Nona GarciaThe Philippines b.1978 / Hallow (detail) 2015 / Glazed digital backlit film / © The artist / Installation view, Blanc Gallery, Manila / Courtesy: The artist and Blanc Gallery / Photograph: MM Yu

Nona Garcia
Hallow 2015

Not Currently on Display

Hallow 2018 uses the large windows at the entrance of the Queensland Art Gallery as natural light boxes, similar to stained-glass windows in a church. For her artwork, she has arranged the X-rayed bones of animals into a mandala design — a symmetrical pattern comprised of concentric circles. Each bone is placed in patterns that look like flowers and spirals from a distance. It is only when you look closely that you can see they are tiny parts of an animal’s spinal cord or skull. The artist uses the bones of hyenas, camels, crocodiles, beavers, birds and deer, as well as coral in her artworks, which are celebrations of life and reminders of death.

Nona Garcia grew up in Manila in the Philippines, with doctors for parents, and she spent a lot of time at the hospital where they worked. As a young girl, she used the hospital’s X-ray equipment to view everyday objects in a new way. As an artist, she creates works that explore the hidden meanings of objects.


Have you ever had an X-ray? What do you see in an X-ray image?

What culture do mandalas come from? What is their purpose?

Can you think of patterns that are similar to this one? Where have you seen them?

During your visit to APT9

Look closely at the objects in Nona Garcia’s artwork. What types of animal bones can you recognise? How do these objects relate to each other? What is the effect of seeing these objects as an X-ray image?

Look through the work to the view outside the Gallery. What is the effect of the artwork on the view?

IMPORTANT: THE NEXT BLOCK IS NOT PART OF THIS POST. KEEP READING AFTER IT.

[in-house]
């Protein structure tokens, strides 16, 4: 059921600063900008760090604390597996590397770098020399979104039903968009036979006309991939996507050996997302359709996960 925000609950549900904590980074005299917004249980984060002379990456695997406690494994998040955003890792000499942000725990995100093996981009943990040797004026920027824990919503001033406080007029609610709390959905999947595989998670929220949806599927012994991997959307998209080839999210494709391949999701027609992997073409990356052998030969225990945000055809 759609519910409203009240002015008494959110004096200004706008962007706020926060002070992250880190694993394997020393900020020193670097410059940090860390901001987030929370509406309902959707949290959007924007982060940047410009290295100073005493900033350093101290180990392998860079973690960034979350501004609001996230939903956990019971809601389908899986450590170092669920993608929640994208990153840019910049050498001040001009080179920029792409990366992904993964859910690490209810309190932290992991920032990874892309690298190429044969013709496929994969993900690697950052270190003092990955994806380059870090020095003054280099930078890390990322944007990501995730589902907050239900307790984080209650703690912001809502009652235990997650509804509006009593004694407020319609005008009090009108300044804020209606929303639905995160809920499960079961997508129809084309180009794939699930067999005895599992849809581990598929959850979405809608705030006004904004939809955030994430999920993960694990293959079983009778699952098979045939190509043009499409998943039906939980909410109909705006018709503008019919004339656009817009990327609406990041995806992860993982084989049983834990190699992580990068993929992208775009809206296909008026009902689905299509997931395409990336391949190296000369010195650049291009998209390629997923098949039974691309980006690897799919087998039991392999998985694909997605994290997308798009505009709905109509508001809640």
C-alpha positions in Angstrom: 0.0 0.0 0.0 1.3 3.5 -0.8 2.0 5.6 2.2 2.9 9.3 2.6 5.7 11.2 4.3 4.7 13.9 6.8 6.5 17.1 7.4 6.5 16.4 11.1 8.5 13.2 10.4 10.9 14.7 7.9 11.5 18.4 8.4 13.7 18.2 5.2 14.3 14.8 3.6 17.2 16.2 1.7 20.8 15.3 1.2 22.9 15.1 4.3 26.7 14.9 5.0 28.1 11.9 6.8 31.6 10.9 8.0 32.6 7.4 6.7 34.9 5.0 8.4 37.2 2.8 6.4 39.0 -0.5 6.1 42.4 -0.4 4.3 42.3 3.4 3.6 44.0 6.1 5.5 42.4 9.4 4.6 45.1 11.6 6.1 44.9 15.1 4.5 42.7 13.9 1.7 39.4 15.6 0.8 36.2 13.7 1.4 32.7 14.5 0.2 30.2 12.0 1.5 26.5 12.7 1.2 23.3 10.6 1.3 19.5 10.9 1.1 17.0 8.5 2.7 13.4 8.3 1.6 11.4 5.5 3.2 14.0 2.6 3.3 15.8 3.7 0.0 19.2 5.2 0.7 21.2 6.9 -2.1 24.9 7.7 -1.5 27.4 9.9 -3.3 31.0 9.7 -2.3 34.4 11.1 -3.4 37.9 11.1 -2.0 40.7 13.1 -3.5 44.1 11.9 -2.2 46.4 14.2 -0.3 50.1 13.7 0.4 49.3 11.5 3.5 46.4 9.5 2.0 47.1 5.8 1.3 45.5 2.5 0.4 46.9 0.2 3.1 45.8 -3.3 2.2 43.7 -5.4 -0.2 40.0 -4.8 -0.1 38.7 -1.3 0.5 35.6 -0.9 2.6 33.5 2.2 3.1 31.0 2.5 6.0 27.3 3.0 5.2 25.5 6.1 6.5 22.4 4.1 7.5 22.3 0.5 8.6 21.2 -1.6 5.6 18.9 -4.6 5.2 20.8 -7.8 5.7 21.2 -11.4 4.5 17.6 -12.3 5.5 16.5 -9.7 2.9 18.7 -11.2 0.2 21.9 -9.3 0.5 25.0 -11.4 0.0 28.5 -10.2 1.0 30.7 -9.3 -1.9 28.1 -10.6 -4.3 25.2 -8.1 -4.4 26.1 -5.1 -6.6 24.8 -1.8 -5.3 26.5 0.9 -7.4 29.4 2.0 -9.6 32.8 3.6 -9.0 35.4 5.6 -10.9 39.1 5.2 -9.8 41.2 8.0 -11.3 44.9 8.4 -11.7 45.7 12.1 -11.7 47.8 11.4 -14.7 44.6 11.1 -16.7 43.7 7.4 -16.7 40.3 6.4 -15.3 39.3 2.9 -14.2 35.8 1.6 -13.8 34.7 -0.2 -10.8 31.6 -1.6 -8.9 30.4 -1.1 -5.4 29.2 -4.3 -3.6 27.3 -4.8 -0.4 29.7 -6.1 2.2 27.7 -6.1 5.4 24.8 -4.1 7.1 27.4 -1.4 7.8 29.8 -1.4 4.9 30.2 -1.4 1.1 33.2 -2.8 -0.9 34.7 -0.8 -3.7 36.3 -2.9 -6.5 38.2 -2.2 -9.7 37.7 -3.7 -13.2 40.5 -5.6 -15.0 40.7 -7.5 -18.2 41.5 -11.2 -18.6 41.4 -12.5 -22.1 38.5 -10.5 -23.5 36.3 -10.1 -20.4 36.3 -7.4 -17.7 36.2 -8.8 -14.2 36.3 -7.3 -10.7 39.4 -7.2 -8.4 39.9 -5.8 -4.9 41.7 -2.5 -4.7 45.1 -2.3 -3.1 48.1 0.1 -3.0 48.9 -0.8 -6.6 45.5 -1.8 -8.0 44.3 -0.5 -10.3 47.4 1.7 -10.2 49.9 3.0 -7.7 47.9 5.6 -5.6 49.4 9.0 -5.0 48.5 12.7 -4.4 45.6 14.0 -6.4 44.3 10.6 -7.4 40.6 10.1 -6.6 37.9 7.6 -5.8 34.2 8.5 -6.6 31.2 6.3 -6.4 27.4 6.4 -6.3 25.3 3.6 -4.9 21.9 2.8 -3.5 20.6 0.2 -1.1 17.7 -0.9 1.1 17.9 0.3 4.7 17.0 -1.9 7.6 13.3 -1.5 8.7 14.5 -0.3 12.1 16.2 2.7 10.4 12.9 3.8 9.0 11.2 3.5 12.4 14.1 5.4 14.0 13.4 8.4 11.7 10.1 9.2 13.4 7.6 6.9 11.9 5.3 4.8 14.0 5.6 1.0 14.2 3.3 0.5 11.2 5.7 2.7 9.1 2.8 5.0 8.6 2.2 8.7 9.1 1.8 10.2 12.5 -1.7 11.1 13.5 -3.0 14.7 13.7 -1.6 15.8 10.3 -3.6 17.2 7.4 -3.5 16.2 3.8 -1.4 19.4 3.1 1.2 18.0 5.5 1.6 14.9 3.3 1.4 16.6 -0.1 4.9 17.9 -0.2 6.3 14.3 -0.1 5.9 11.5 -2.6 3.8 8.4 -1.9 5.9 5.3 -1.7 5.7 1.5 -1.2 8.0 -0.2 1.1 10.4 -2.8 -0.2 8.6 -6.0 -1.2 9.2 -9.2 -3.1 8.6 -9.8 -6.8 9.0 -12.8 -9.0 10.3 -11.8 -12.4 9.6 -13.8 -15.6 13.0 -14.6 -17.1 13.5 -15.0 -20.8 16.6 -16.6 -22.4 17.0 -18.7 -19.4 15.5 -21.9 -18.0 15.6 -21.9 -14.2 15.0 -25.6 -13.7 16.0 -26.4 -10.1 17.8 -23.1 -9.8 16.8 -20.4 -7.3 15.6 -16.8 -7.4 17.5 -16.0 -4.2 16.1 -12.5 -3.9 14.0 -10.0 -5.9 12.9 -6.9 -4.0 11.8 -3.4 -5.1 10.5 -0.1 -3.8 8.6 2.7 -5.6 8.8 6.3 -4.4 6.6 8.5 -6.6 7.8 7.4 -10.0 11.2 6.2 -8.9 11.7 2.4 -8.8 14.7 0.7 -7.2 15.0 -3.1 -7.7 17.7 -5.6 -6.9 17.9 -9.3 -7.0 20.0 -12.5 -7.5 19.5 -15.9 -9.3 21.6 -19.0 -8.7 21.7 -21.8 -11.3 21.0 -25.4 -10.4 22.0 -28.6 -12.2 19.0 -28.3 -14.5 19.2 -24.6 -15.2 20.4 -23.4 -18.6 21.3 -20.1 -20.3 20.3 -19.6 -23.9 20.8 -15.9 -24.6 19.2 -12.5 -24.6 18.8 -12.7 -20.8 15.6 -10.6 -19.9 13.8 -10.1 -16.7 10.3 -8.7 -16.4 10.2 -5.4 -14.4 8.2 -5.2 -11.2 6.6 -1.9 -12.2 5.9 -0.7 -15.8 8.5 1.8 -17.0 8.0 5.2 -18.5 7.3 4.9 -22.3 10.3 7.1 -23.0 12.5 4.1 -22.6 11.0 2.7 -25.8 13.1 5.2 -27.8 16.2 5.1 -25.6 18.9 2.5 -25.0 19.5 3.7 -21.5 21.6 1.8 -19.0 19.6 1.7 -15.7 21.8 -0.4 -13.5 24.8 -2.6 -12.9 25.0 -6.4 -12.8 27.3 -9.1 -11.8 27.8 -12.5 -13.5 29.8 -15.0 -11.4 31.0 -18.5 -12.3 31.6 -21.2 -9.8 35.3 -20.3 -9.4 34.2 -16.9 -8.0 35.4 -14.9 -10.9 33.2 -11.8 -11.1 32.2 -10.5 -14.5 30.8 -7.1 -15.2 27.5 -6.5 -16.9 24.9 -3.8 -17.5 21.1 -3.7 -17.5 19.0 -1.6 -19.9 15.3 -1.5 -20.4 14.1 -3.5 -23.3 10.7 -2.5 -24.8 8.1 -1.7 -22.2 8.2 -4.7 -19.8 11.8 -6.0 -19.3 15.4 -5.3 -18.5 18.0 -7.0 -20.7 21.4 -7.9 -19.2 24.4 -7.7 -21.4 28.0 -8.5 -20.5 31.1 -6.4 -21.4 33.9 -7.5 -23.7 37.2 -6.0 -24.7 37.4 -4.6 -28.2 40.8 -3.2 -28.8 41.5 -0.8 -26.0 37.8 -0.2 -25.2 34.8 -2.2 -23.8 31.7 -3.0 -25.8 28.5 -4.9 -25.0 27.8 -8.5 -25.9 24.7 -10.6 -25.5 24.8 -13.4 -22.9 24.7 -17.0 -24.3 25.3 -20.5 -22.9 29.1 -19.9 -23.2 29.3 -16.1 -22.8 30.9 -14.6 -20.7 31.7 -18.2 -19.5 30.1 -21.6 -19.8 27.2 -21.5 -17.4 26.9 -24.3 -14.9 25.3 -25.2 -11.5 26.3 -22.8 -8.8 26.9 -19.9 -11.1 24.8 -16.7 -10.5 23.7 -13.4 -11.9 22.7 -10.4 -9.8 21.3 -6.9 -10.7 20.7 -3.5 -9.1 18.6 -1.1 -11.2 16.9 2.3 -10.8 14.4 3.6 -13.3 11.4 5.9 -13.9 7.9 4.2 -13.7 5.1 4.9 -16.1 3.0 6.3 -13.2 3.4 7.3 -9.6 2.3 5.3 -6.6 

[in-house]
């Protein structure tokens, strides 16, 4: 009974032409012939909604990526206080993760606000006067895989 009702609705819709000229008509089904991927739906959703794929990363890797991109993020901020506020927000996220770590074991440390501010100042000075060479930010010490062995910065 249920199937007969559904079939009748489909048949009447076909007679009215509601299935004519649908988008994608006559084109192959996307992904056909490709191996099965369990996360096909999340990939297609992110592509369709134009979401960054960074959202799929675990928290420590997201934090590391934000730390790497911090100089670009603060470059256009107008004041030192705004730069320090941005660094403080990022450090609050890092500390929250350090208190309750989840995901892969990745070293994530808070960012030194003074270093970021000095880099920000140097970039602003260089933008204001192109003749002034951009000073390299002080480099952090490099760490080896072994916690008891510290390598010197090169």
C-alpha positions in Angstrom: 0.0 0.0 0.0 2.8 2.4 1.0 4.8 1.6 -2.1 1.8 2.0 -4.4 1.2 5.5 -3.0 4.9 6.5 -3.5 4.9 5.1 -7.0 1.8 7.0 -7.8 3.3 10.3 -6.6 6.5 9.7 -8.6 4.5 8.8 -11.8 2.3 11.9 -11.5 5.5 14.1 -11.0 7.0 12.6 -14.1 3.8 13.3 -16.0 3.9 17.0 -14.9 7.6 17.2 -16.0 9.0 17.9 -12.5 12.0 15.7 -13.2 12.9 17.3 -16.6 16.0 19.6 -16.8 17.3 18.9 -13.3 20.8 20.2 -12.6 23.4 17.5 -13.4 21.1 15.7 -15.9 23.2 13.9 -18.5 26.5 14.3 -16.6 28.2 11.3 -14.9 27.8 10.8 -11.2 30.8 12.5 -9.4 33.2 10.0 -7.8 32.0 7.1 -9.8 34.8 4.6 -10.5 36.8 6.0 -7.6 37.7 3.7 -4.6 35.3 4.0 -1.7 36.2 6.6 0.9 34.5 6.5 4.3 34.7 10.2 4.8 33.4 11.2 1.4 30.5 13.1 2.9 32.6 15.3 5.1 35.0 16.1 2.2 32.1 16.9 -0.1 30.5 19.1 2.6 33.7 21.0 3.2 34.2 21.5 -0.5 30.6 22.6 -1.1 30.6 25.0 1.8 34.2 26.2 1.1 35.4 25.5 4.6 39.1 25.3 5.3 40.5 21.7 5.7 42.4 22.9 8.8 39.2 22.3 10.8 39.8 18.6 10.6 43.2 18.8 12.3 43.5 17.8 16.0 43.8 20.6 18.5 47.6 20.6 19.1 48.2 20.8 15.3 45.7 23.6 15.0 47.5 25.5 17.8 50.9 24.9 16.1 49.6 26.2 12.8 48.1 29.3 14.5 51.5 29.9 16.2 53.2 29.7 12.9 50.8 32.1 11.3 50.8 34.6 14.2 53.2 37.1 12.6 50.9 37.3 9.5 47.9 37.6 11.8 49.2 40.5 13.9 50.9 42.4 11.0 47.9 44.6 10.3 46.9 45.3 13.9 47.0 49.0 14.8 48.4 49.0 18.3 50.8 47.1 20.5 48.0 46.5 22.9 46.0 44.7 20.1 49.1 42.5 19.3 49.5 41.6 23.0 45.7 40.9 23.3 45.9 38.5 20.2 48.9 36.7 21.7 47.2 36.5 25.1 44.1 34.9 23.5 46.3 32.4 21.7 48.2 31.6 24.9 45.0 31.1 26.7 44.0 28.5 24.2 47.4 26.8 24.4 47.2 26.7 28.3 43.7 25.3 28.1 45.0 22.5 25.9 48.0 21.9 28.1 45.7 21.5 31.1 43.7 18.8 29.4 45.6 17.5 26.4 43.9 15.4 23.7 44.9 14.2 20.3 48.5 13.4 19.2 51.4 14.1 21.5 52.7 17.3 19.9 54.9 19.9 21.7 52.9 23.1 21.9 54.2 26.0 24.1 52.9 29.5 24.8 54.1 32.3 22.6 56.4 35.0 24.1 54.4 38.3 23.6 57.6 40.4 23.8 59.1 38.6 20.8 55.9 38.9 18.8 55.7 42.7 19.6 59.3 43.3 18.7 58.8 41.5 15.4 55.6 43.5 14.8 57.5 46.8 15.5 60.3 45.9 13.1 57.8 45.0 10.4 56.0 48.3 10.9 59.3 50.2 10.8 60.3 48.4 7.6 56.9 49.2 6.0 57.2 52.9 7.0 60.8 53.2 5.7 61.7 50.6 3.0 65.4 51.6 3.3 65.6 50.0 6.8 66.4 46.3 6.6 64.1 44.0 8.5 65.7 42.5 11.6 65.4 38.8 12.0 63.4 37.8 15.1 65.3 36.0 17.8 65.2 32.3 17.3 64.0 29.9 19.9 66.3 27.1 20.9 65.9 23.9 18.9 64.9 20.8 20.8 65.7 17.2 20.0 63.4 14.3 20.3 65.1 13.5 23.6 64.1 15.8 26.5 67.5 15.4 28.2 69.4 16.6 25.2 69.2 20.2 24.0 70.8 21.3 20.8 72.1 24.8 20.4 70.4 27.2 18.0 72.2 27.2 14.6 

How does this artwork explore life and death?


  • Nona Garcia’s artwork with Aisha Khalid’s hanging textile work in GOMA. Discuss how both artists encourage us to look more closely at patterns.
  • Nona Garcia’s X-rays of animal bones with Anne Noble’s portraits of dead bees.


Collect X-ray images that you find online, and photocopy them to make multiple copies. Cut out and collage pieces of the copies to make repeated patterns. Explore digital imaging apps (for example, Adobe Capture) to make kaleidoscope patterns.

Experiment with photogram techniques in a darkroom.

Fold and cut out paper ‘snowflake’ patterns. Layer them over other images to hide and reveal elements of the underlying images.

Contemporary context

How does Nona Garcia:

  • use materials, technologies or approaches to affect the audience experience?
  • employ imagery and/or display techniques to challenge aesthetic traditions?

Personal context

How does Nona Garcia:

Personal context

  • communicate influences on her life and experiences?
  • generate ideas from her own experiences, imagination or memories?
  • connect with the viewers’ experiences and/or expectations to construct meaning?

Cultural context

How does Nona Garcia:

  • respond to influences of art movements, styles and origins of time and place?

Formal context

How does Nona Garcia:

  • employ specific art elements and principles to communicate meaning?
  • communicate intentions using symbols, motifs or signs?
  • enhance the interpretation of the artwork through processes, materials and media?